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This is a wide-ranging, incisive study of contemporary poetry, its predicament and its rich traditions. While it focusses on Australian cultural conditions, it sees them in terms of the English-language ecumene, for example setting an Irish poet beside an Australian, and ranging from Keats, as our strong forebear, to the modern Polish poet Zagajewsky. In this book, Wallace-Crabbe examines the role of poetic discourse in the face of both popular and high cultures. He also asks what remains for us of the sacred, that wizened category of attention. Among his Australian protagonists are A.D. Hope, the Mallarméan John Forbes, and the painter, Sidney Nolan, whose images of the bushranger Ned Kelly have become powerfully iconic. These critical essays are coloured both by the abiding traditions of a formative landscape and by the postmodern city, with its dwindled, acerbic gaze. They should seize the attention of anyone concerned with the fate of poetry in a PlayStation age.
‘If poems were the visions of certified saints, or even extracts from the notebooks of Vlad the Impaler, we would not need assessors like Chris Wallace-Crabbe to help us appreciate them. As it is, we still need a sure guide through the entanglement of contemporary verse. This collection of essays surveys world poetry today along a line from Hermeticism to the Vox Populi. The sheer sense of Wallace-Crabbe’s assessments is enriched by his continuous originality of view. D.H. Lawrence said “trust the art, not the artist”, but there are some artist-commentators you can always rely on. Read Wallace-Crabbe and then read him again and you’ll discover why poetry matters and poets keep on writing.’ —Peter Porter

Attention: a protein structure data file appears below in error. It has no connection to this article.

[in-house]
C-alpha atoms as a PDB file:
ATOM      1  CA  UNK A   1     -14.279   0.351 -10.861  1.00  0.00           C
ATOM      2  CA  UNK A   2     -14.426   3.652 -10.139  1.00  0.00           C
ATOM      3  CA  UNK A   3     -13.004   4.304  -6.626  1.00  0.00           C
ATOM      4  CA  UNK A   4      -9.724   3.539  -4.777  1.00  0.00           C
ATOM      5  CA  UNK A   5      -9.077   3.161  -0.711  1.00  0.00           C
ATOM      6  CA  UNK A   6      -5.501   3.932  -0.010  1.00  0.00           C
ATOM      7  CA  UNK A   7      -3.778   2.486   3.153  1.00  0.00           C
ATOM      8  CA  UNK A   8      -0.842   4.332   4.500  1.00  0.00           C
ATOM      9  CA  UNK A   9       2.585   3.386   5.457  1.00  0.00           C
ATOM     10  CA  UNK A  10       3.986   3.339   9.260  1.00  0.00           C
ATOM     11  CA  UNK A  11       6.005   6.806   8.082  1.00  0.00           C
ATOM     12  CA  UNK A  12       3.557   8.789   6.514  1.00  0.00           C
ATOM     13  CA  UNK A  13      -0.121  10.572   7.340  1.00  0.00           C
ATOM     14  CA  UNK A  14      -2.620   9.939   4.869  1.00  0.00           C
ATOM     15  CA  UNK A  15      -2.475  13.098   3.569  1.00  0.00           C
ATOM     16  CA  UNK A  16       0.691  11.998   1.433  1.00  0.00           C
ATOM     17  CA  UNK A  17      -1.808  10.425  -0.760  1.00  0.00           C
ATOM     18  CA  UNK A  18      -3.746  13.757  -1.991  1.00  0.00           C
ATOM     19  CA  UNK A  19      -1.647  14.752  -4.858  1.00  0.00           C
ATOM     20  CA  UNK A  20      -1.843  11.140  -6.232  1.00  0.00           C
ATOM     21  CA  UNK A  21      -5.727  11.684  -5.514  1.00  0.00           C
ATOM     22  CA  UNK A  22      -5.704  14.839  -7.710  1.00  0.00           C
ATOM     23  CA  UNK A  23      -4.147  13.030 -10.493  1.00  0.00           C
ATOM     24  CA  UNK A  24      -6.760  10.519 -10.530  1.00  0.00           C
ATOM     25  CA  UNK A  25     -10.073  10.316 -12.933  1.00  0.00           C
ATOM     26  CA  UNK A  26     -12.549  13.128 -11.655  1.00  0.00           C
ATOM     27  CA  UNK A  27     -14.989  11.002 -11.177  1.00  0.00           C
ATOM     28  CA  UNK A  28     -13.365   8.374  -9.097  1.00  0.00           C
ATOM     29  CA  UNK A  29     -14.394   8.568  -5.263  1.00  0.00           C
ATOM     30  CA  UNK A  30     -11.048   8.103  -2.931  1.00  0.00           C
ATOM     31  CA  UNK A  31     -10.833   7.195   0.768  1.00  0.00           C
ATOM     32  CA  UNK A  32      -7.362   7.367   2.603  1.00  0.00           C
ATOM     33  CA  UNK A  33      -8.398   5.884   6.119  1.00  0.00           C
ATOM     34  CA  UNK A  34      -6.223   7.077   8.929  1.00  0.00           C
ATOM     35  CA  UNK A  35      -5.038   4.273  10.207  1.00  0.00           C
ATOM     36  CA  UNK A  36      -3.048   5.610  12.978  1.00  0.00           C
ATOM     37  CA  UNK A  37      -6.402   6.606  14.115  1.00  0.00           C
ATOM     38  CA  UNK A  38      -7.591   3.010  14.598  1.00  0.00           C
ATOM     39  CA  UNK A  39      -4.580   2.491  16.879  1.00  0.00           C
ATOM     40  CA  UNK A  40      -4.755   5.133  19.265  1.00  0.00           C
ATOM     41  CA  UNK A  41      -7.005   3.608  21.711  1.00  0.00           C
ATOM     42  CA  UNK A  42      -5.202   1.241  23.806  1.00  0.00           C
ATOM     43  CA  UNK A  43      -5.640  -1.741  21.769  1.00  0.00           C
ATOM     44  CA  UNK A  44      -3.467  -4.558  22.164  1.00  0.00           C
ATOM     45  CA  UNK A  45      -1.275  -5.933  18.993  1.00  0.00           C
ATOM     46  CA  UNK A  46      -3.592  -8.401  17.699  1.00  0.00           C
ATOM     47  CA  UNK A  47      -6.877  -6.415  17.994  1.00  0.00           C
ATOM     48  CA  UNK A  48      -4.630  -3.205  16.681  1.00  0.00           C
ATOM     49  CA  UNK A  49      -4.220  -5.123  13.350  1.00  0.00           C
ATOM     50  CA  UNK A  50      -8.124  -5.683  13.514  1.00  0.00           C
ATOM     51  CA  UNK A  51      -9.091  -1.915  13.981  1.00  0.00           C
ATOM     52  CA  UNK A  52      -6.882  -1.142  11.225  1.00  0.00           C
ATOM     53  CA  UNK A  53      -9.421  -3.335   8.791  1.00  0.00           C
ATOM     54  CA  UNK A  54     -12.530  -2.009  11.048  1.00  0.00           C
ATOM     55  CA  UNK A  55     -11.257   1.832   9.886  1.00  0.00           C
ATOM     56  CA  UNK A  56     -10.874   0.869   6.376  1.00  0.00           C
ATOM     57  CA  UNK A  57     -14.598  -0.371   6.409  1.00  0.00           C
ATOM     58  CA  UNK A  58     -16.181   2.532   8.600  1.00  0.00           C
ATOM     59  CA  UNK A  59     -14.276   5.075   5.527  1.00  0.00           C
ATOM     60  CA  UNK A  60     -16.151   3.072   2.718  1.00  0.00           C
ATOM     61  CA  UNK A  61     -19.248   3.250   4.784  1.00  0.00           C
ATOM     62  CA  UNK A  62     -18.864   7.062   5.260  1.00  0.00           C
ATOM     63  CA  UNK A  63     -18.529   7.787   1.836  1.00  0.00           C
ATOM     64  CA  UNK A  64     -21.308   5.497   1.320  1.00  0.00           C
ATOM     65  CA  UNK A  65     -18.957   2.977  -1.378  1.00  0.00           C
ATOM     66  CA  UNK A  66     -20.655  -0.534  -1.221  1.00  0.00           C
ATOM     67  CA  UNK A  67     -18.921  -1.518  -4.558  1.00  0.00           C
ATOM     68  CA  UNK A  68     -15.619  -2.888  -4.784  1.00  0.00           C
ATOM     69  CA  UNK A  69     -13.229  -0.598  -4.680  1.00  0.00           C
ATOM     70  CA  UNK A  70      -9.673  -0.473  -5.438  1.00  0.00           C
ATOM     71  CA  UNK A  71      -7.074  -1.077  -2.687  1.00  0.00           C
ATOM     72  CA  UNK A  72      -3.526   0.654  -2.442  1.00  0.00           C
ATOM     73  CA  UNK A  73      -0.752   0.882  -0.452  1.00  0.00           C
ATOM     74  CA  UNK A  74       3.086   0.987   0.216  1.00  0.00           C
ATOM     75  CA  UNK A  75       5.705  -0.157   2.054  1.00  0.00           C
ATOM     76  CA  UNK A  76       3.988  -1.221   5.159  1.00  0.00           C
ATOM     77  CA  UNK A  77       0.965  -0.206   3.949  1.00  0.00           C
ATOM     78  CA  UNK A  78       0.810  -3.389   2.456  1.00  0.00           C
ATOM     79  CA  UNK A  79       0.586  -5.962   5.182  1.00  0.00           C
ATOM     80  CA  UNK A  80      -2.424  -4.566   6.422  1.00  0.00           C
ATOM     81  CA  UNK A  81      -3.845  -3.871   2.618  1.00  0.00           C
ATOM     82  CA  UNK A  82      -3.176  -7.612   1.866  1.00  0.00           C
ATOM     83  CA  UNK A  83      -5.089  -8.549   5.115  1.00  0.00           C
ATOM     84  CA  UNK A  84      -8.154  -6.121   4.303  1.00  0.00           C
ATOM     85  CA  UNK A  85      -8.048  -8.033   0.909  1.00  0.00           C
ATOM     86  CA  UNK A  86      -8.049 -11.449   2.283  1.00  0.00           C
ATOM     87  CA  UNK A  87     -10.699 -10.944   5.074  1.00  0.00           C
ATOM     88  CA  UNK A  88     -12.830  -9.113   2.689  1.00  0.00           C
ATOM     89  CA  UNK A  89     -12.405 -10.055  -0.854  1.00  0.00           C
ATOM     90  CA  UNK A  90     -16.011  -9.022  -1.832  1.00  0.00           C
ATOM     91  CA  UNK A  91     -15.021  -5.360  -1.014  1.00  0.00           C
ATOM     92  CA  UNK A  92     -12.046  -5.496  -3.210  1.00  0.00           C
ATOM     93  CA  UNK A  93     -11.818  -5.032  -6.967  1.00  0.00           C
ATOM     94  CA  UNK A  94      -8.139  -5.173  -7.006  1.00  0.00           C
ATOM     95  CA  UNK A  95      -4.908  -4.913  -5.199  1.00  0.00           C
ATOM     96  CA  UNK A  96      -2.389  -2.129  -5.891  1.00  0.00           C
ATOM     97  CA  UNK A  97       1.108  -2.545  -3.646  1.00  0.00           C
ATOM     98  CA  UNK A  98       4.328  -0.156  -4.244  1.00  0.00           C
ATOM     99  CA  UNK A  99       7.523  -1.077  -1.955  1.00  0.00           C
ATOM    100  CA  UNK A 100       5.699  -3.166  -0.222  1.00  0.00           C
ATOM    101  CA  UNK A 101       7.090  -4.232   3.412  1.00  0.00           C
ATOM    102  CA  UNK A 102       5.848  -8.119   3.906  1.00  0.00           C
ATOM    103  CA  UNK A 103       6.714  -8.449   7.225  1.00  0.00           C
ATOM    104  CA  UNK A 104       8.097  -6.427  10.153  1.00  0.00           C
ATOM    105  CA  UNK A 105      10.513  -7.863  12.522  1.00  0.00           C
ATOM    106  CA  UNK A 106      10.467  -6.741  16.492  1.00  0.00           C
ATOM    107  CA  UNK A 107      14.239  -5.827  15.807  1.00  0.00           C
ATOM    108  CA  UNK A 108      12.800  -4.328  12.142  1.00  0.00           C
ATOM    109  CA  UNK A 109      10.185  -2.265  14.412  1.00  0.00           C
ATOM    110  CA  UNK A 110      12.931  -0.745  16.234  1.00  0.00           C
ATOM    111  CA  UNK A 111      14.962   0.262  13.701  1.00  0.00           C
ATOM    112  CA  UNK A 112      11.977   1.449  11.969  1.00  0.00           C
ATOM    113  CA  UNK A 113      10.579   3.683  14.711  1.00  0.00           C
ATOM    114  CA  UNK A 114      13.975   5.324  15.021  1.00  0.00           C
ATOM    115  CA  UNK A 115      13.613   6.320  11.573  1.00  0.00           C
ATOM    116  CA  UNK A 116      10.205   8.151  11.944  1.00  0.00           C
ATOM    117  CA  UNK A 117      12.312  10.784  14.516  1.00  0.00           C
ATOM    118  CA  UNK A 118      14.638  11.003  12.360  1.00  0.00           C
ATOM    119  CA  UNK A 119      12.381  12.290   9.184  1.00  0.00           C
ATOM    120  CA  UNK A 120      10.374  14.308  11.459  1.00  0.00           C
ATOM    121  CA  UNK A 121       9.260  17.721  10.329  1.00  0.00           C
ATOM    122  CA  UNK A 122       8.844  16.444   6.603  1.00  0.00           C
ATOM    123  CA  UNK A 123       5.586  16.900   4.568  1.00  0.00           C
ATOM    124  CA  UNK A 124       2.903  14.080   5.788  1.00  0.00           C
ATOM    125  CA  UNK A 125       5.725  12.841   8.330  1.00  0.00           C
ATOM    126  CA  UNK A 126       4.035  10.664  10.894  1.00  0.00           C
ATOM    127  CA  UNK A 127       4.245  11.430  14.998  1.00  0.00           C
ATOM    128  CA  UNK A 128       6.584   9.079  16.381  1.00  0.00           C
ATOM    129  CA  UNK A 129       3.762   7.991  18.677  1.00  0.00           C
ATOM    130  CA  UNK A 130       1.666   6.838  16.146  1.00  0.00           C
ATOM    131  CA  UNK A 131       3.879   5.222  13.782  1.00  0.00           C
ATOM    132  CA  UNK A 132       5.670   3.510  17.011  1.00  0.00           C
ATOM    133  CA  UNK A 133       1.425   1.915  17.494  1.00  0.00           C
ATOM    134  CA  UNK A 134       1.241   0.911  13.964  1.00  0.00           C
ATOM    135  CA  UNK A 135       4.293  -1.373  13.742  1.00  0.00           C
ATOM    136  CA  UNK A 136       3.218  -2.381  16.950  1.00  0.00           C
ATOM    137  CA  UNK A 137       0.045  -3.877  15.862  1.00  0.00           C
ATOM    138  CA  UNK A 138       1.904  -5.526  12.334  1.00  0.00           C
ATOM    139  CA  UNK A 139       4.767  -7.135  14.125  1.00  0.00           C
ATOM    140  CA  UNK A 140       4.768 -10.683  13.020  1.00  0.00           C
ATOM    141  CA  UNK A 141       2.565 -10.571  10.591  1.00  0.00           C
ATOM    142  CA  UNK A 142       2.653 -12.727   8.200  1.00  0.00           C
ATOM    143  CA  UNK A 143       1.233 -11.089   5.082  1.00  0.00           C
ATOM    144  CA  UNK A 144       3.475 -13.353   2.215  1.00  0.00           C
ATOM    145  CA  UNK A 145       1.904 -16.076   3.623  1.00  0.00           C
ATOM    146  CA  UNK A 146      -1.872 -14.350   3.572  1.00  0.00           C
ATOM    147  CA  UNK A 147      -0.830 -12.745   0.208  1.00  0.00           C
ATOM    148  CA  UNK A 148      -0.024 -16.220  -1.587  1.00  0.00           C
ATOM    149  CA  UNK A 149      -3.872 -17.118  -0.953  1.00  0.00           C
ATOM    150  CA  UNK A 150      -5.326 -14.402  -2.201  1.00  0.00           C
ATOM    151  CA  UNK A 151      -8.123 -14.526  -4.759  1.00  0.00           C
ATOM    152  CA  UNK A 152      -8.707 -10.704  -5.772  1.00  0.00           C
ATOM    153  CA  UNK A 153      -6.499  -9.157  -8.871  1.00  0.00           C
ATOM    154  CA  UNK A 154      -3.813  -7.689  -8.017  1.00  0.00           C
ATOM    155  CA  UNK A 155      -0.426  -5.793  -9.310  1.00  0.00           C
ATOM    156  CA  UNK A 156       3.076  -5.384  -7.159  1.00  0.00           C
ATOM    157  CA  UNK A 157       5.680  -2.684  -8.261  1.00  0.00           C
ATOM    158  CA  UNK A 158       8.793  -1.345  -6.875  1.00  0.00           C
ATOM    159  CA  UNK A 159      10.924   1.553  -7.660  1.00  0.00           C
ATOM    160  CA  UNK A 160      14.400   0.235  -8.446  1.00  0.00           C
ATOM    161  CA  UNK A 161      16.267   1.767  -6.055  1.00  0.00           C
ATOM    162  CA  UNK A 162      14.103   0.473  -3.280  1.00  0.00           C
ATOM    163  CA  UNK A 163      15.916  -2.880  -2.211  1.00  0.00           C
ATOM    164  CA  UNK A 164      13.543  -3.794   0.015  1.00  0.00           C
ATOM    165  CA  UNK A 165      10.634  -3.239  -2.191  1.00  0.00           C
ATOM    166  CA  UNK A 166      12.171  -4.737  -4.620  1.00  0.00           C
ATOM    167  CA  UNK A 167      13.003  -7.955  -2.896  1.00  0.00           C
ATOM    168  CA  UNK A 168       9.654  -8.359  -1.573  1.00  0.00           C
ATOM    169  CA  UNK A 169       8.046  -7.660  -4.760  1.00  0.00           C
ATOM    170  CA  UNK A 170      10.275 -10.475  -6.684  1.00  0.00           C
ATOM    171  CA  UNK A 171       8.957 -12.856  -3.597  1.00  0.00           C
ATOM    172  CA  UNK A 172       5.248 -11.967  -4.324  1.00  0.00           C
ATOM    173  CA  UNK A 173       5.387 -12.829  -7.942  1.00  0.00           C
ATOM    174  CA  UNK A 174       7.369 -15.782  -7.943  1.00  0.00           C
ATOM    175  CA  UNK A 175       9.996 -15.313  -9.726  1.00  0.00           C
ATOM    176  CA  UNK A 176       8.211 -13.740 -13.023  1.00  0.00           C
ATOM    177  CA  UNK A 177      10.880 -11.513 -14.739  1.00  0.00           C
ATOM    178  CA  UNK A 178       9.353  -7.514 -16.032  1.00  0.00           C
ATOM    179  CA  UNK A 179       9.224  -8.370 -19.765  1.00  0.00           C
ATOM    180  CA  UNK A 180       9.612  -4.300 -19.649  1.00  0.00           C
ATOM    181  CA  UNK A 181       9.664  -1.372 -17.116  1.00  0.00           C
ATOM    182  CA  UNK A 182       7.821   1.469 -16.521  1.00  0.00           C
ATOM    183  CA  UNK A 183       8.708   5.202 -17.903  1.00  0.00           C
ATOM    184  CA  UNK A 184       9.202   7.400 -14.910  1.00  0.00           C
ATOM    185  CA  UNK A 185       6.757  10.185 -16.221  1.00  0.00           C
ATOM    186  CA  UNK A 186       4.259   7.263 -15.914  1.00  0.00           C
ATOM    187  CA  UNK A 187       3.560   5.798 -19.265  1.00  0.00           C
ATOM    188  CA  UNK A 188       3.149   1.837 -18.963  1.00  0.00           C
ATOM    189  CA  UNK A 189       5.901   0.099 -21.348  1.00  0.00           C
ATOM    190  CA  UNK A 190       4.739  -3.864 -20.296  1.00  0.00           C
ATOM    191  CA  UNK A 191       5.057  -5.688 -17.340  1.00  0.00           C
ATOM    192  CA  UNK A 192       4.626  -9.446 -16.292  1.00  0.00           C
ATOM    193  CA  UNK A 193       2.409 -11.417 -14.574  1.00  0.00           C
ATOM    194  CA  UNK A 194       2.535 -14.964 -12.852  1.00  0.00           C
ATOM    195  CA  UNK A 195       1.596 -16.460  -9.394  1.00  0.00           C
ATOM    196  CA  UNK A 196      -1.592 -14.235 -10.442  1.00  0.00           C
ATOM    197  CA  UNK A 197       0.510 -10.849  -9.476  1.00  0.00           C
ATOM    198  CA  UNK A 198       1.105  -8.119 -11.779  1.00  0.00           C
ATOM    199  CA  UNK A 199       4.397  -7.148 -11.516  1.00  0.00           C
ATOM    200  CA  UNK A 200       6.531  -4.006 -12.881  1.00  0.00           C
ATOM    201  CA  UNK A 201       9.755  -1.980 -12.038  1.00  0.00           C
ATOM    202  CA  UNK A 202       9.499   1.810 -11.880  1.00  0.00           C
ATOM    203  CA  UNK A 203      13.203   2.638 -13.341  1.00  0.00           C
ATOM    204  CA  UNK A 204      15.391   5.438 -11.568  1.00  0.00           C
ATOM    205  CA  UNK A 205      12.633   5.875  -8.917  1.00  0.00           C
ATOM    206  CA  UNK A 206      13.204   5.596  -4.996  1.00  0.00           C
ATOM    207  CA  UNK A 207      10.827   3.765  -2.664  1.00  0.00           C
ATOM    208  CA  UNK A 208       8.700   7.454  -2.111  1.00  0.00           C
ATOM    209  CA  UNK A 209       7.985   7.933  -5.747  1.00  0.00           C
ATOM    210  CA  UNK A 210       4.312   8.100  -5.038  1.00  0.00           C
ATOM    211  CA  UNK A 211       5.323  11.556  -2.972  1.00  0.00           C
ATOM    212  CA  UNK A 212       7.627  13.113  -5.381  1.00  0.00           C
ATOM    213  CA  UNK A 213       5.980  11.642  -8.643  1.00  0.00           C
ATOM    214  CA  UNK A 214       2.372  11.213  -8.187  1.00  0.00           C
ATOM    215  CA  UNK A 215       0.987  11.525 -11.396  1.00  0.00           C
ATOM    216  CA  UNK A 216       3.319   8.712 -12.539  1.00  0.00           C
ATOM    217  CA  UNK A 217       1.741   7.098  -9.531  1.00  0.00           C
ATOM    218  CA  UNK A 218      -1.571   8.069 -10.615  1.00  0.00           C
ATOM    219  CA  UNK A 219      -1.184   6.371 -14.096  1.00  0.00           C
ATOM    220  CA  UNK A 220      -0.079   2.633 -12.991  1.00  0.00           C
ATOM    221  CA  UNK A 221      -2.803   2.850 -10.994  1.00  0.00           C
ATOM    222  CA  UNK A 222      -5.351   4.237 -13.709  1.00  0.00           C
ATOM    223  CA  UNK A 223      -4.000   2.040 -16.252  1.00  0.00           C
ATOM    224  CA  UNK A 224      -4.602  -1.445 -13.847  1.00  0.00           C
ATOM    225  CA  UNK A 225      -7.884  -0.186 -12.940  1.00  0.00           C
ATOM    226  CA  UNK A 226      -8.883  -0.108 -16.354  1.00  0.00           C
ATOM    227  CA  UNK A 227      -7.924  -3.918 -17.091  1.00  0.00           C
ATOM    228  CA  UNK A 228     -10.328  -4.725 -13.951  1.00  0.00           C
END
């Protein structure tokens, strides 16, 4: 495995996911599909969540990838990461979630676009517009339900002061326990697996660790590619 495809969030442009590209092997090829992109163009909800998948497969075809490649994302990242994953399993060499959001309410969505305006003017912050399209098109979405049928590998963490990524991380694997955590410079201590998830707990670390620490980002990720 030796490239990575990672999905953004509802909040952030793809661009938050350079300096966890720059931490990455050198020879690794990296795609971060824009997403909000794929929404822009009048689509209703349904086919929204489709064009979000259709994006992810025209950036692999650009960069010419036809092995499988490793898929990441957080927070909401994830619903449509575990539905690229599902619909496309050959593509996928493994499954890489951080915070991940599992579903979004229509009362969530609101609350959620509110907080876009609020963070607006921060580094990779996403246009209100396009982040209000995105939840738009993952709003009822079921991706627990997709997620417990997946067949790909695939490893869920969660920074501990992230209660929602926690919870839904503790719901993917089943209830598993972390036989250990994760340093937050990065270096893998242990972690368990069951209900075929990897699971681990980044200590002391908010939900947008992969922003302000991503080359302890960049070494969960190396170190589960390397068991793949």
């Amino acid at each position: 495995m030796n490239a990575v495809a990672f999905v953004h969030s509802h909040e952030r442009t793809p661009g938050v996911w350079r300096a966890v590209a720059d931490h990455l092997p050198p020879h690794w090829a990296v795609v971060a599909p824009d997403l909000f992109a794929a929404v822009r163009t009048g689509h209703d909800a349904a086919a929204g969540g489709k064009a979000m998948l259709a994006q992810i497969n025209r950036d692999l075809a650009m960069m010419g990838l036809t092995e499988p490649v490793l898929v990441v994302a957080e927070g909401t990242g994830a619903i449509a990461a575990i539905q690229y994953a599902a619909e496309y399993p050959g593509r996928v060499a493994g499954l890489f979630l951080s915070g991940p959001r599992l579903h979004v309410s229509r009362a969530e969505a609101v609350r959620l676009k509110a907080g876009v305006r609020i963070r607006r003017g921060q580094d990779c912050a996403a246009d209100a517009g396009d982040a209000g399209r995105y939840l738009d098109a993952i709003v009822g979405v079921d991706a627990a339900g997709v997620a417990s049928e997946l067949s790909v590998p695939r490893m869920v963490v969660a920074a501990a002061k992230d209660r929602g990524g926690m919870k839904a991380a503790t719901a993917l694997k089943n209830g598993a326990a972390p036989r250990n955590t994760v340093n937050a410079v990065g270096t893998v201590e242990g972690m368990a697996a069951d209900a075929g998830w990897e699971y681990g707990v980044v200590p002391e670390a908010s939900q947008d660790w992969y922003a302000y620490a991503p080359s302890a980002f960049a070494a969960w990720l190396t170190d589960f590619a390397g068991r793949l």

‘In Read it Again – with its worldly essays on poetry, art and Australia – everything comes up rich. Chris Wallace-Crabbe’s sparkling criticism ranges from Dante’s exile and Keats’s puns to Sidney Nolan’s bushranger and John Forbes’s syntax. This is writing marvelously open to the multiplicity of things, to ‘the ache and zest of language’.’ —David McCooey
‘Read It Again establishes Wallace-Crabbe’s position as a major cultural commentator; the book demands to be read again and again. Not surprisingly, its main focus is on poetry, and in particular on the ways in which poets use language. Hardly a new subject? No: but what is new and refreshing about some of these essays on language is the incisiveness of their analysis; the distinction made in the first essay between ‘wisdom’ and ‘mimesis’ is one of many illuminations. The reader is often given fresh insights and encouraged to make new connections as the argument moves from Derrida to Davie, from Bachelard to Buckley, Hope to Heaney, Heaney to Porter.’ —Greg Kratzmann, Australian Book Review